Very true. The whole idea of a schism basically comes from disagreement over a point of doctrine, and when it comes down to the individual you can either make the decision political, or you can make it based on principle, but even then what you are doing is splitting hairs about a single point, where many other points are left undebated.

    You certainly have the freedom to call yourself whatever you wish, though. As long as other people don’t object, I guess.

  • JasonJason God Emperor Arrakis Moderator
    edited May 4

    @Jeroen said:

    @Jason said:
    The history of Christianity, along with Buddhism and every other ism, is the history of people arguing about what shit you can and can't believe, what is and isn't truth, etc.

    Very true. The whole idea of a schism basically comes from disagreement over a point of doctrine, and when it comes down to the individual you can either make the decision political, or you can make it based on principle, but even then what you are doing is splitting hairs about a single point, where many other points are left undebated.

    You certainly have the freedom to call yourself whatever you wish, though. As long as other people don’t object, I guess.

    Even if they object, I think. Others may disagree and try to label others by their own criteria, but that doesn't make someone inherently any less of something they believe they are. If I consider myself a follower of the Buddha and Jesus, do I stop becoming one if someone says that's not true because I don't believe x? Maybe in their minds, but I'll claim the labels nevertheless. Maybe that would be different if I were excommunicated, but probably not then either. Personally, I think the world would be better off if people were a little bit less sectarian.

    lobster
  • personperson Don't believe everything you think the liminal space Veteran

    @Jason said:

    @Jeroen said:

    @Jason said:
    The history of Christianity, along with Buddhism and every other ism, is the history of people arguing about what shit you can and can't believe, what is and isn't truth, etc.

    Very true. The whole idea of a schism basically comes from disagreement over a point of doctrine, and when it comes down to the individual you can either make the decision political, or you can make it based on principle, but even then what you are doing is splitting hairs about a single point, where many other points are left undebated.

    You certainly have the freedom to call yourself whatever you wish, though. As long as other people don’t object, I guess.

    Even if they object, I think. Others may disagree and try to label others by their own criteria, but that doesn't make someone inherently any less of something they believe they are. If I consider myself a follower of the Buddha and Jesus, do I stop becoming one if someone says that's not true because I don't believe x? Maybe in their minds, but I'll claim the labels nevertheless. Maybe that would be different if I were excommunicated, but probably not then either. Personally, I think the world would be better off if people were a little bit less sectarian.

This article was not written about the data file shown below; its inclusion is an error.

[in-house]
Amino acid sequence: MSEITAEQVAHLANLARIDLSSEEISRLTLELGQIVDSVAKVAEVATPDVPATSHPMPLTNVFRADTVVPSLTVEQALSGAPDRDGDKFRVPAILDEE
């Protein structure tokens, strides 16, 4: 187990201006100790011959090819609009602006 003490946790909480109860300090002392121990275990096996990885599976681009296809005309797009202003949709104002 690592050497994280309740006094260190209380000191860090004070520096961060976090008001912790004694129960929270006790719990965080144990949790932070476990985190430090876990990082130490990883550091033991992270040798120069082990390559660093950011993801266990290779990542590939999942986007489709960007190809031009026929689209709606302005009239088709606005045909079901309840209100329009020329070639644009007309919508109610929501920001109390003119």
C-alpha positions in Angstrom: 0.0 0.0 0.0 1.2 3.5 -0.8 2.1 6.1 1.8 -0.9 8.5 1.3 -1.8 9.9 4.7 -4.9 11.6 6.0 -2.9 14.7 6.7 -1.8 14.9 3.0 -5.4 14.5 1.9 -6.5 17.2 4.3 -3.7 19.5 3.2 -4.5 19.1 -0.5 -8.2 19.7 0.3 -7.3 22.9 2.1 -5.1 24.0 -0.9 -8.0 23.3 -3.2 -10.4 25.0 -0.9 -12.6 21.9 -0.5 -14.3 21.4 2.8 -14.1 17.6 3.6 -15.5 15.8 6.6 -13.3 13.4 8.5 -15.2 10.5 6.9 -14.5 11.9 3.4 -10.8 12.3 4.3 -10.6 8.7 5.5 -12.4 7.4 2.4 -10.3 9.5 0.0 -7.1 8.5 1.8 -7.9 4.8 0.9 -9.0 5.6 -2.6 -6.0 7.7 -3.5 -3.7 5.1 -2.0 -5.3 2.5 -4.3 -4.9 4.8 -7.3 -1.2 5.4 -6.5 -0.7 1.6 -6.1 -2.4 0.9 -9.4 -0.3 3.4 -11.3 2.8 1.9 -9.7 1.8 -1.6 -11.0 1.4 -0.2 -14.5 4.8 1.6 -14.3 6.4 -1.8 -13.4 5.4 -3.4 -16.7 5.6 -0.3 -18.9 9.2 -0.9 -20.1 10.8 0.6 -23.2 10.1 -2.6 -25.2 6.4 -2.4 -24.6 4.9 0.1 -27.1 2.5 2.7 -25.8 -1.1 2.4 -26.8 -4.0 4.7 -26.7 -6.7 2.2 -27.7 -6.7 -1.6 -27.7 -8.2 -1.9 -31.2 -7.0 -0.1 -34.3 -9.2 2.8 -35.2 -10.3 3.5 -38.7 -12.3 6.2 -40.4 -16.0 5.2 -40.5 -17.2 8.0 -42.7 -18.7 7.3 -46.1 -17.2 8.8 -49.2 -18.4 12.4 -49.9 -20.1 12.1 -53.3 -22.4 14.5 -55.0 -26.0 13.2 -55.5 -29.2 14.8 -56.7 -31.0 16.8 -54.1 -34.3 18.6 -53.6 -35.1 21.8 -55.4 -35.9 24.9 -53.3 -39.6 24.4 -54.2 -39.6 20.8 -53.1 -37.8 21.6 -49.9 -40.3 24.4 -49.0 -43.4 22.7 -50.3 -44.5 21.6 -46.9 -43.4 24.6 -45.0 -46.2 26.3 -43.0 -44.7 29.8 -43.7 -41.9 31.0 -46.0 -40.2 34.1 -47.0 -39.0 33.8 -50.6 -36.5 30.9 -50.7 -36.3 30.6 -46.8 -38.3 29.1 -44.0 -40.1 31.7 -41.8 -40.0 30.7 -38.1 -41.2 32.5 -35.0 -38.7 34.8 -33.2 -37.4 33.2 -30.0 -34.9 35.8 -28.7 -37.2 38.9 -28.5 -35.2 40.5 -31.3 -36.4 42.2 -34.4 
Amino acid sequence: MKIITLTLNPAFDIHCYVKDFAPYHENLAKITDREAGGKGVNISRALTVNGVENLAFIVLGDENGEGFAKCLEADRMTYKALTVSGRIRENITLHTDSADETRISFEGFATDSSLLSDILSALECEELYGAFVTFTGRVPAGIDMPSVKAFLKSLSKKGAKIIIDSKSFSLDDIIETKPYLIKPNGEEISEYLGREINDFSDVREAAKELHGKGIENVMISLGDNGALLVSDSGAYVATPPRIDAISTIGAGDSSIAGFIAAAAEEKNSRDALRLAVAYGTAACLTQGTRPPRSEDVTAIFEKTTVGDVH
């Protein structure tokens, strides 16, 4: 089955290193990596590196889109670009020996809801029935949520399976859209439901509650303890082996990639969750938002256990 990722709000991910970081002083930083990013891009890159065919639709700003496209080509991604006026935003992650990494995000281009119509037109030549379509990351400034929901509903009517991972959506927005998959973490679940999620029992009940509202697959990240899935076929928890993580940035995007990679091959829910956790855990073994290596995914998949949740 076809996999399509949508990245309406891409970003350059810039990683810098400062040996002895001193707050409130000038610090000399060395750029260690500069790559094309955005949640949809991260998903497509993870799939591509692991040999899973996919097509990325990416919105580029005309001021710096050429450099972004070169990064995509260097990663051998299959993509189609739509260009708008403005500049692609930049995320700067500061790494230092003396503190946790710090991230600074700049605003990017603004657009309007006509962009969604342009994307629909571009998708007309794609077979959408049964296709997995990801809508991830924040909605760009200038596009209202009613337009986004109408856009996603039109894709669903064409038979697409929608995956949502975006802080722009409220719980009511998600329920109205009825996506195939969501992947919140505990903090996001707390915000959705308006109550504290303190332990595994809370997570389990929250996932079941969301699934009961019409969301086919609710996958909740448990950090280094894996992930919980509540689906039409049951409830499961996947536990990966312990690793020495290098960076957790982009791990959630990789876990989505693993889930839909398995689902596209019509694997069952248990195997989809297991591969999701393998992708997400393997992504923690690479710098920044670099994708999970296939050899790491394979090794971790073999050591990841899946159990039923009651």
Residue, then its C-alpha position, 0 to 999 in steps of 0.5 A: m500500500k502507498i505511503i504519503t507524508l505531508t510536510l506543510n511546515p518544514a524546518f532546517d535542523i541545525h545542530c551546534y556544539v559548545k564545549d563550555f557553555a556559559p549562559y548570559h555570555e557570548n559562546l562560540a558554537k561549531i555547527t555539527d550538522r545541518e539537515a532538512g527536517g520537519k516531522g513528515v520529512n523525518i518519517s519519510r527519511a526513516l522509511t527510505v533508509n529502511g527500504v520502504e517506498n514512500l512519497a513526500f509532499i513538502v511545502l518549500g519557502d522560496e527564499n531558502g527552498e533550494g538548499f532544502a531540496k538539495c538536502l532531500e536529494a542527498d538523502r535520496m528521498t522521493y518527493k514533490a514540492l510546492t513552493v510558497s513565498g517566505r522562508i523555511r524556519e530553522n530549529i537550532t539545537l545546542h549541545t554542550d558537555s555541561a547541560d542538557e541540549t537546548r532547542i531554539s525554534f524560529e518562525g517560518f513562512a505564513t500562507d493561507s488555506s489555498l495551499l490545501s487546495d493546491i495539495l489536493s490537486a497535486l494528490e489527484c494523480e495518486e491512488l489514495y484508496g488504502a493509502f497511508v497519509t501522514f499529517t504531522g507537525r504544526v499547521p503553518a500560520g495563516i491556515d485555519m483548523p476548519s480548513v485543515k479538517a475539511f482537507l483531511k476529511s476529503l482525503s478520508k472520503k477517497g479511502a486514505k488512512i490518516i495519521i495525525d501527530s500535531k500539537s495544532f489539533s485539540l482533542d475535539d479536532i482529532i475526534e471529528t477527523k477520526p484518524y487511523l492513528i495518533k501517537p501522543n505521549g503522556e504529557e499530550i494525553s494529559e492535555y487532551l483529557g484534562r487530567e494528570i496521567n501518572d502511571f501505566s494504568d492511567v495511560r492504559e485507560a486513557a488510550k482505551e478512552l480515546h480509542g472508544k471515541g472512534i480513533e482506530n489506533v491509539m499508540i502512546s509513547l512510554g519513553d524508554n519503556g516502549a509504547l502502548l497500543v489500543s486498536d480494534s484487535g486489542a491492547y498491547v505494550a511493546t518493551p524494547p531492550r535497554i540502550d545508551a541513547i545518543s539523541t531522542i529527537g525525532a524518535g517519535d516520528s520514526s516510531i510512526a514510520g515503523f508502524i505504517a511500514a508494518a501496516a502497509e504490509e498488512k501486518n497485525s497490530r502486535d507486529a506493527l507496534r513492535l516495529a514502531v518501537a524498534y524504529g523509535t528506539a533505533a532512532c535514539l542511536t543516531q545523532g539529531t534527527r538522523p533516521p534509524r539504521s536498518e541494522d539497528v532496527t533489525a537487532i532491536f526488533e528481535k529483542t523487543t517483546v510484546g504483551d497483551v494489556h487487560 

I'm generally of the same attitude, march to the beat of your own drum and all. I've come to the conclusion though that while as much as I tend to balk at sectarianism and more fundamentalist interpretations, traditions that keep a tighter ship also tend to be able to maintain the important aspects of the teachings for longer periods. A Buddhism maintained largely of people like myself would quickly deteriorate and lose the core of what makes them valuable.

    FleaMarketJeroenlobster
  • JeroenJeroen Luminous beings are we, not this crude matter Netherlands Veteran

    @person said:
    march to the beat of your own drum and all

    I do see the point of that, I do. But in a way what the religious impulse is all about is measuring yourself against a common vision, by taking onboard the Noble Eightfold Path you are saying I am going to be less like my own natural vision and more like this other vision I have been told about. By saying, I am a Christian or I am a Buddhist you are only play acting, wearing a suit of clothes which you do not necessarily agree with in all details, only for the Real You to emerge in moments of reflection.

  • FleaMarketFleaMarket Newbie, not Veteran

    When you call a river by its name shouldn't you include all it empties into? What's a name anyway but a way to divide further?

    I shouted at the ocean. It just waved.

    personJeroenlobster
  • personperson Don't believe everything you think the liminal space Veteran

    @Jeroen said:

    @person said:
    march to the beat of your own drum and all

    I do see the point of that, I do. But in a way what the religious impulse is all about is measuring yourself against a common vision, by taking onboard the Noble Eightfold Path you are saying I am going to be less like my own natural vision and more like this other vision I have been told about. By saying, I am a Christian or I am a Buddhist you are only play acting, wearing a suit of clothes which you do not necessarily agree with in all details, only for the Real You to emerge in moments of reflection.

    Labels are just conventions. I don't think of them as having to fit 100% to be used, because really they never fit 100% anyway.